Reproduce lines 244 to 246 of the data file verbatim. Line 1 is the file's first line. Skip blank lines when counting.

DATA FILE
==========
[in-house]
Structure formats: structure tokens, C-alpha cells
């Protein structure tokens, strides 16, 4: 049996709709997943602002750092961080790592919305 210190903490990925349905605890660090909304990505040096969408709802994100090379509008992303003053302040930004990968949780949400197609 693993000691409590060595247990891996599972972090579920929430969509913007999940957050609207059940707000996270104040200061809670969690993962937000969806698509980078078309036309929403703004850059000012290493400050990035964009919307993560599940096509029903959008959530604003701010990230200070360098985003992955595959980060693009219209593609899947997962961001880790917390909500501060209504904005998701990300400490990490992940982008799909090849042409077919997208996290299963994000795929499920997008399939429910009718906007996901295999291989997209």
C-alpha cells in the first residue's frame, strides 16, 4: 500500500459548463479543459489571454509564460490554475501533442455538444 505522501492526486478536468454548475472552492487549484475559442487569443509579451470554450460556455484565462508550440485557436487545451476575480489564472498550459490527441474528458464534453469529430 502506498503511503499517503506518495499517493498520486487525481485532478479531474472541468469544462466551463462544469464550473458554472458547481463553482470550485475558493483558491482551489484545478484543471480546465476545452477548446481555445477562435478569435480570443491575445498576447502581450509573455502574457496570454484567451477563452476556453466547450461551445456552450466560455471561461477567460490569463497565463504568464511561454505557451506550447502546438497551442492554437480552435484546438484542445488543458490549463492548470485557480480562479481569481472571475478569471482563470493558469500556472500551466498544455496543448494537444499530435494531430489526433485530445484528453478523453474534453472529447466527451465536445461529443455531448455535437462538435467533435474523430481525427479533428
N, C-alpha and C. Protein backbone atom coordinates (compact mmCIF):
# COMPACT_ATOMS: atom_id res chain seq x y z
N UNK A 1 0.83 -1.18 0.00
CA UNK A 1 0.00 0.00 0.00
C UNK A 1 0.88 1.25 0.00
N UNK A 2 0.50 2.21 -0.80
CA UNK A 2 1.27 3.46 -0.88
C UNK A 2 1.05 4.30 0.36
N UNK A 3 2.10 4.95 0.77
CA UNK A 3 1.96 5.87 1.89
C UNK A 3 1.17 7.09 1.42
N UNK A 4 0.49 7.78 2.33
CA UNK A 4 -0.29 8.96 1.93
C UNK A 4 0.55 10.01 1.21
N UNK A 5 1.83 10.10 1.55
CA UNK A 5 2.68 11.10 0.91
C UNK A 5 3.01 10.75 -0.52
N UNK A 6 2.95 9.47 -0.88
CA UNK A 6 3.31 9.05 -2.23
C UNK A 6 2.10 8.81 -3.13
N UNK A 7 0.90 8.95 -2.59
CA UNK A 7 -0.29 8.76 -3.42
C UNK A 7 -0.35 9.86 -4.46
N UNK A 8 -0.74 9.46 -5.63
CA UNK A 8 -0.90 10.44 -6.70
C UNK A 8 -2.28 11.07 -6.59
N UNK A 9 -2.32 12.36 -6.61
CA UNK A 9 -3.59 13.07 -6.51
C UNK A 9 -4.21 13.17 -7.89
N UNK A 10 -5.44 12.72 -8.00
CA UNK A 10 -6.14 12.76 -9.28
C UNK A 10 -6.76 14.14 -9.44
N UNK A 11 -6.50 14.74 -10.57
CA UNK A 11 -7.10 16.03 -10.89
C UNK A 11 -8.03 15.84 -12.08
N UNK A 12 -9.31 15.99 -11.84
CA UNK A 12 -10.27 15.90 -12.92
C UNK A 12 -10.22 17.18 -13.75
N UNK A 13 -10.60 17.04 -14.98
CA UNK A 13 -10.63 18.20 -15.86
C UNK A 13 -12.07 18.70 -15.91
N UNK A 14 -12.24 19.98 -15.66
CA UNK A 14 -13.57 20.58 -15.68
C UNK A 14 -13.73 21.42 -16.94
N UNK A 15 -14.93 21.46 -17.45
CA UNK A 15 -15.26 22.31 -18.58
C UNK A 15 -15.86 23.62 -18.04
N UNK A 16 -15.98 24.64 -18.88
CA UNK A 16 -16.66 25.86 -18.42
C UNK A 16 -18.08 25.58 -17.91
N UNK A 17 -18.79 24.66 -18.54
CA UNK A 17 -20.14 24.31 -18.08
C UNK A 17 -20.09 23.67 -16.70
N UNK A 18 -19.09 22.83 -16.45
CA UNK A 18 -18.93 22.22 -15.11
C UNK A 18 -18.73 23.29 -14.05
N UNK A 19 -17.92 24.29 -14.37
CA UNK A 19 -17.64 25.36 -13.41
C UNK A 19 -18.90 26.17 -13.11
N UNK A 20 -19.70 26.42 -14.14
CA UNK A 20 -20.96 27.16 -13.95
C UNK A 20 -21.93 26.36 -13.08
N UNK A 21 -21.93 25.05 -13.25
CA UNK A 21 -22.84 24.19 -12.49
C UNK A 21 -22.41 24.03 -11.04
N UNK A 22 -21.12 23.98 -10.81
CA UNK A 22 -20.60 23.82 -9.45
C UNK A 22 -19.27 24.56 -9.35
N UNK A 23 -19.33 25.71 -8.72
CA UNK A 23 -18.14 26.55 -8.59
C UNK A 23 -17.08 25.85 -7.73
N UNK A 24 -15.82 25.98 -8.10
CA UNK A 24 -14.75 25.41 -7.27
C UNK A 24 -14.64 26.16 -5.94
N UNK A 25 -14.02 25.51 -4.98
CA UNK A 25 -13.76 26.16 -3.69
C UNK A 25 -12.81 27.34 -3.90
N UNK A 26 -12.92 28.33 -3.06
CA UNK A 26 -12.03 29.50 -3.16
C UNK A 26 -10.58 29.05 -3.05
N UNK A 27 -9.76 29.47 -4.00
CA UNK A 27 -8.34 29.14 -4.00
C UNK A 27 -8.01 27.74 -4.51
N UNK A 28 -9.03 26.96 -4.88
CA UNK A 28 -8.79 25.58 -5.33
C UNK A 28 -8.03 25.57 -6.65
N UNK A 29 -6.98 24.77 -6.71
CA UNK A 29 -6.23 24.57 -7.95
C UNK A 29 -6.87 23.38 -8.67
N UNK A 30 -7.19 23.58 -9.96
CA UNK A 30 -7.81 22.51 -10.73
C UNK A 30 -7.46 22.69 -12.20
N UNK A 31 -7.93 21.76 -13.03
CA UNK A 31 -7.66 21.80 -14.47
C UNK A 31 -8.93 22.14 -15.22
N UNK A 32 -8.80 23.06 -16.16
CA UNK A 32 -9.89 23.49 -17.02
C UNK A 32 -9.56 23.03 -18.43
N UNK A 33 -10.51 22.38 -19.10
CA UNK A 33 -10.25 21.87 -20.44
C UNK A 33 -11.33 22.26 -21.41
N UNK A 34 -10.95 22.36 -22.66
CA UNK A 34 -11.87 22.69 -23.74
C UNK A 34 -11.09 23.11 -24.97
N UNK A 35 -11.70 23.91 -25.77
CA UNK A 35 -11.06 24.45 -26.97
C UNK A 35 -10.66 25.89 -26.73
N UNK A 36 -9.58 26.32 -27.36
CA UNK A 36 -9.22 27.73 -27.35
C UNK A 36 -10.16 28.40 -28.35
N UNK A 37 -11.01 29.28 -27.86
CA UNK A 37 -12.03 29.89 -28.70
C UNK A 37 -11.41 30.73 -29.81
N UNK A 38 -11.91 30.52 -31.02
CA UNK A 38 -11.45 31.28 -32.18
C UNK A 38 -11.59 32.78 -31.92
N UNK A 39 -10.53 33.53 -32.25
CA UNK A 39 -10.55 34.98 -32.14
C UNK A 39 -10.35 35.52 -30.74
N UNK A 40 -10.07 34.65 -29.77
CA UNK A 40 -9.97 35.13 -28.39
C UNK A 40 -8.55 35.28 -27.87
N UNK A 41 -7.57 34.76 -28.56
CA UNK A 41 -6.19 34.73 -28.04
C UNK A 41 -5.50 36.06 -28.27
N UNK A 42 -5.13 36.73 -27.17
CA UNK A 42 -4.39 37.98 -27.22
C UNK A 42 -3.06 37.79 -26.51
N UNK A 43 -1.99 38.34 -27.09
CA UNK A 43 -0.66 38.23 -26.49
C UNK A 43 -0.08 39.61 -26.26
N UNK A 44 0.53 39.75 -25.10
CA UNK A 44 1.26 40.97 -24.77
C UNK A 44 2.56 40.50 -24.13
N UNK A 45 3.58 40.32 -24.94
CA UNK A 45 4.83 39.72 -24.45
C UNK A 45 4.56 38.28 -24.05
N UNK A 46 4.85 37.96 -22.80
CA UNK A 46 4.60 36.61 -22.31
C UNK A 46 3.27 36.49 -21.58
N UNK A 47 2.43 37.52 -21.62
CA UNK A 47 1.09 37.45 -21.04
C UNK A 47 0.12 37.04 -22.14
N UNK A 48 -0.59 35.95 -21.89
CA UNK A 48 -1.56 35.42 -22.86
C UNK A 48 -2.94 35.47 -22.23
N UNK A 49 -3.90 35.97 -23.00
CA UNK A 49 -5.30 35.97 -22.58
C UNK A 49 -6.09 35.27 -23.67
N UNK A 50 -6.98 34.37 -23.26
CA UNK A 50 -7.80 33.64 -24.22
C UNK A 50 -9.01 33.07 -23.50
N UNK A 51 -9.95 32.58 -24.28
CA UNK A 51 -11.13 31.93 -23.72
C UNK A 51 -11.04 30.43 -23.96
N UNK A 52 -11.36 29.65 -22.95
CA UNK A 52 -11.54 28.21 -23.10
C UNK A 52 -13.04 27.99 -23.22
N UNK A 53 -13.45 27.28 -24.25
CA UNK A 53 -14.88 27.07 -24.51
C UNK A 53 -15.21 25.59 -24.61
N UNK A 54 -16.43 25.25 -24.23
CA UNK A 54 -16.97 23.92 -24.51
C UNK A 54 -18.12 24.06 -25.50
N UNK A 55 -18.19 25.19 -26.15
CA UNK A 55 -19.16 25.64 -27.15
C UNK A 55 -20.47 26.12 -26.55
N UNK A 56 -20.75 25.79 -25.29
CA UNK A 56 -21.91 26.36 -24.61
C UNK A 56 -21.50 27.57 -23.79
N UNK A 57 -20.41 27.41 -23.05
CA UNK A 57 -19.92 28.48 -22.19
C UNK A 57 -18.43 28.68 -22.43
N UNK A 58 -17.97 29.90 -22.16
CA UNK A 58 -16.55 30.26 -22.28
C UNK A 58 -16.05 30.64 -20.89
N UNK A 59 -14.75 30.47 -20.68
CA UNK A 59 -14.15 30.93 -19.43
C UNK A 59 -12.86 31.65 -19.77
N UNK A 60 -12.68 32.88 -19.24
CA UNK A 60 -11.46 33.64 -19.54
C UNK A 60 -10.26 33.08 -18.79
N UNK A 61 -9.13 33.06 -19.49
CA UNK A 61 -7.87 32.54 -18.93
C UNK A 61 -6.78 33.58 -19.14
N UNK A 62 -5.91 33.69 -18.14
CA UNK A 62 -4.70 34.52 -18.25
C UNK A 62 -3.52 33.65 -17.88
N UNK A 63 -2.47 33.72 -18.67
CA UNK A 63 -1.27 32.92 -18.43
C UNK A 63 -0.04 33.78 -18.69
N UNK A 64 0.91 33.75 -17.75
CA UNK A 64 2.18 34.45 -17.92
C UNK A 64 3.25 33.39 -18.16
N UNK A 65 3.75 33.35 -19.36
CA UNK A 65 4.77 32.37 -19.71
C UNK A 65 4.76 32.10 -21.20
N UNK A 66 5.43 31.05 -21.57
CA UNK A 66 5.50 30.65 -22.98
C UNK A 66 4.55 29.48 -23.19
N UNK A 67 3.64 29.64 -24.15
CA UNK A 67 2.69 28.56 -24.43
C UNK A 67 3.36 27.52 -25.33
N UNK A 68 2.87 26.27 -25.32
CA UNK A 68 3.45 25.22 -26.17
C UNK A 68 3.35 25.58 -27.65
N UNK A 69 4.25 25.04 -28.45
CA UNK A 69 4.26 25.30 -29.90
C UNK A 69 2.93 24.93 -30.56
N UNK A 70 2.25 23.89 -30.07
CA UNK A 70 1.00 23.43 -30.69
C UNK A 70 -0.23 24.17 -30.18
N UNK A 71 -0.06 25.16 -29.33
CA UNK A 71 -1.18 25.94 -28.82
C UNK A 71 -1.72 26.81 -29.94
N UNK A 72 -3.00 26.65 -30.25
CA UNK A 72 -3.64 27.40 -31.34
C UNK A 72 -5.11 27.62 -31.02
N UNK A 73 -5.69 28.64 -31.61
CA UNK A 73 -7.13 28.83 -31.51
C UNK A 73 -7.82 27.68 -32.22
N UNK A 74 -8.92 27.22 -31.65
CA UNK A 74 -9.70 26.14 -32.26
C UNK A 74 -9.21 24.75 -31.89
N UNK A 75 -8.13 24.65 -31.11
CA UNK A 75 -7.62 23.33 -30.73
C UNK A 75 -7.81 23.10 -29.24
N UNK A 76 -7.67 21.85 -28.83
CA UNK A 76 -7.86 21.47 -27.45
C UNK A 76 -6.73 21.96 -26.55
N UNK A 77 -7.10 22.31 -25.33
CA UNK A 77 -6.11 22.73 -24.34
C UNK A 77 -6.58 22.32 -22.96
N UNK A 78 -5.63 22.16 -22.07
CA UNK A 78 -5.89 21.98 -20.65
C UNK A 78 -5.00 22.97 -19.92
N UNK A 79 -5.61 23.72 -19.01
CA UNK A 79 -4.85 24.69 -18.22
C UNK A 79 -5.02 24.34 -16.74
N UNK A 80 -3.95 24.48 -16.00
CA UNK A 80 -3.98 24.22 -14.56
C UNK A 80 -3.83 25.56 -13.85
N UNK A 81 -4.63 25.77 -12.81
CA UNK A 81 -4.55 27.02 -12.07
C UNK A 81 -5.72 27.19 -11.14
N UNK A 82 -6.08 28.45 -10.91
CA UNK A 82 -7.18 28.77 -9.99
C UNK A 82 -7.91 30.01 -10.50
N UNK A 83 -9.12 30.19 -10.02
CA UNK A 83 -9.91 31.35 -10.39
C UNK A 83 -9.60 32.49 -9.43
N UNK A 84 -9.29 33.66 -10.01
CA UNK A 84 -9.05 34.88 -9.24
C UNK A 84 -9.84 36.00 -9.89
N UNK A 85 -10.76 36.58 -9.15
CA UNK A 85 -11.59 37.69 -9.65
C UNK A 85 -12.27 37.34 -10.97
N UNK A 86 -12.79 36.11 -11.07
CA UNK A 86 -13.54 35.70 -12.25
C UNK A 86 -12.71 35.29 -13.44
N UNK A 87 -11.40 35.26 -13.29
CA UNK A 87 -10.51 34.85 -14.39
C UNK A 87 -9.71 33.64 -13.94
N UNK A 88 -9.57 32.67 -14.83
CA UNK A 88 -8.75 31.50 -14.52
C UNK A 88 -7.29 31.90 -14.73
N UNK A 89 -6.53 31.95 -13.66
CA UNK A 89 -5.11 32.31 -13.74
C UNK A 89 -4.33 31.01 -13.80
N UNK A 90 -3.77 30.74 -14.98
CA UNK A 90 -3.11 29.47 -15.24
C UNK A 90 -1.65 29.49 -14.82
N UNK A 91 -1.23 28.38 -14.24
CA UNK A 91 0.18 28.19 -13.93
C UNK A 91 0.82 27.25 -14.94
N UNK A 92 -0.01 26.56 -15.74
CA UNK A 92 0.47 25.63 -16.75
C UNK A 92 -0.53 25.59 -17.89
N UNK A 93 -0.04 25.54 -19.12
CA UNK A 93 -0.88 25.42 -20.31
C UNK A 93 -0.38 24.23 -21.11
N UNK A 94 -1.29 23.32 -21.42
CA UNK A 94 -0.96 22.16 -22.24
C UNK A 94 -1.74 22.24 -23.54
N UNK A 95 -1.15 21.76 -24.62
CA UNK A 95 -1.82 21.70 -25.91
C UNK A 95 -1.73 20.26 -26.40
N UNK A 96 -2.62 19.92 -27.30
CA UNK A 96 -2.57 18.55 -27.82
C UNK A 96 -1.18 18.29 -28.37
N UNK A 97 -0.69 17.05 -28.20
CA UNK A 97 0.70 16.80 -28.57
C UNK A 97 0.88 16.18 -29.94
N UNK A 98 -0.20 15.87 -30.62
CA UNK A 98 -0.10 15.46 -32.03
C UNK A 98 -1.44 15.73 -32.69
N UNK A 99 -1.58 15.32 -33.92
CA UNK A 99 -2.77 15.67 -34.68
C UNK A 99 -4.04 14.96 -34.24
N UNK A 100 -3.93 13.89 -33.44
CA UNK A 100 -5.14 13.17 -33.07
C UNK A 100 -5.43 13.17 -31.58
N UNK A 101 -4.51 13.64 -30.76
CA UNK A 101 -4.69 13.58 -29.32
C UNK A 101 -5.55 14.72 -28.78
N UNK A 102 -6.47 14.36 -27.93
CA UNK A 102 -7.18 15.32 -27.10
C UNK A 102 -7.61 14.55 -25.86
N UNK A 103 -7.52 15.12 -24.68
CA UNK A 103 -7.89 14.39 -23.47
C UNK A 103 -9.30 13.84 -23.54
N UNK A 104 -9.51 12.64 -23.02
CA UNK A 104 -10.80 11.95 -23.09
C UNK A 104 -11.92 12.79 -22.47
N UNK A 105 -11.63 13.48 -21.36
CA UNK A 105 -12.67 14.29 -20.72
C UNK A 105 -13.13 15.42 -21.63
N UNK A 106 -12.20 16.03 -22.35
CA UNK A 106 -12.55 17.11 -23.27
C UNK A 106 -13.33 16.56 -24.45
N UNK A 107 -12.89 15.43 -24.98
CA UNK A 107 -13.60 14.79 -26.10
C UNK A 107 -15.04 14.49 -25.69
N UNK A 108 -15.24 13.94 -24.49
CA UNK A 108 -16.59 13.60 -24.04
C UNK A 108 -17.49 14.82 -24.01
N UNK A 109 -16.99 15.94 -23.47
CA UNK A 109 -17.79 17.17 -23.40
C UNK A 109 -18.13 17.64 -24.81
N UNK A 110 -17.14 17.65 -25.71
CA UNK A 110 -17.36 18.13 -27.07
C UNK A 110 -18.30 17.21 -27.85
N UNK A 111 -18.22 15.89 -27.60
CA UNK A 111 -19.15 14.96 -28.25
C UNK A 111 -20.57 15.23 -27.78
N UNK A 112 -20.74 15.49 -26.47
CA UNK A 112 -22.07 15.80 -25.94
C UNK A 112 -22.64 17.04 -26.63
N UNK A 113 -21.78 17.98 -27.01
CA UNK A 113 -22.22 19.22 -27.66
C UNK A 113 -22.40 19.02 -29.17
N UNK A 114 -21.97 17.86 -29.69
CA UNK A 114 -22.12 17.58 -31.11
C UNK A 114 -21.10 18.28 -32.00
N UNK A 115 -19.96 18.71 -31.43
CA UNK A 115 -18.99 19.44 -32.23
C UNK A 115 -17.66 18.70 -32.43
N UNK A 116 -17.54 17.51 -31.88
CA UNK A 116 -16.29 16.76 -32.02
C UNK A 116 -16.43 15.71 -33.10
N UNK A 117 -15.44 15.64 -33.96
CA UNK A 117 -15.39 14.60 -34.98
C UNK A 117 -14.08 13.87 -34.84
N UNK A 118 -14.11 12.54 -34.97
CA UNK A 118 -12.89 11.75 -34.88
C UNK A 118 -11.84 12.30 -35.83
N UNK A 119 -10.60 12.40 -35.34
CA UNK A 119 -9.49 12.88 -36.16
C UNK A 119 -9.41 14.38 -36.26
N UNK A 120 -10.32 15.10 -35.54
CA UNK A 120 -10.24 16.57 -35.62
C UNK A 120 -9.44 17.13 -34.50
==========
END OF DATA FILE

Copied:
N UNK A 80 -3.95 24.48 -16.00
CA UNK A 80 -3.98 24.22 -14.56
C UNK A 80 -3.83 25.56 -13.85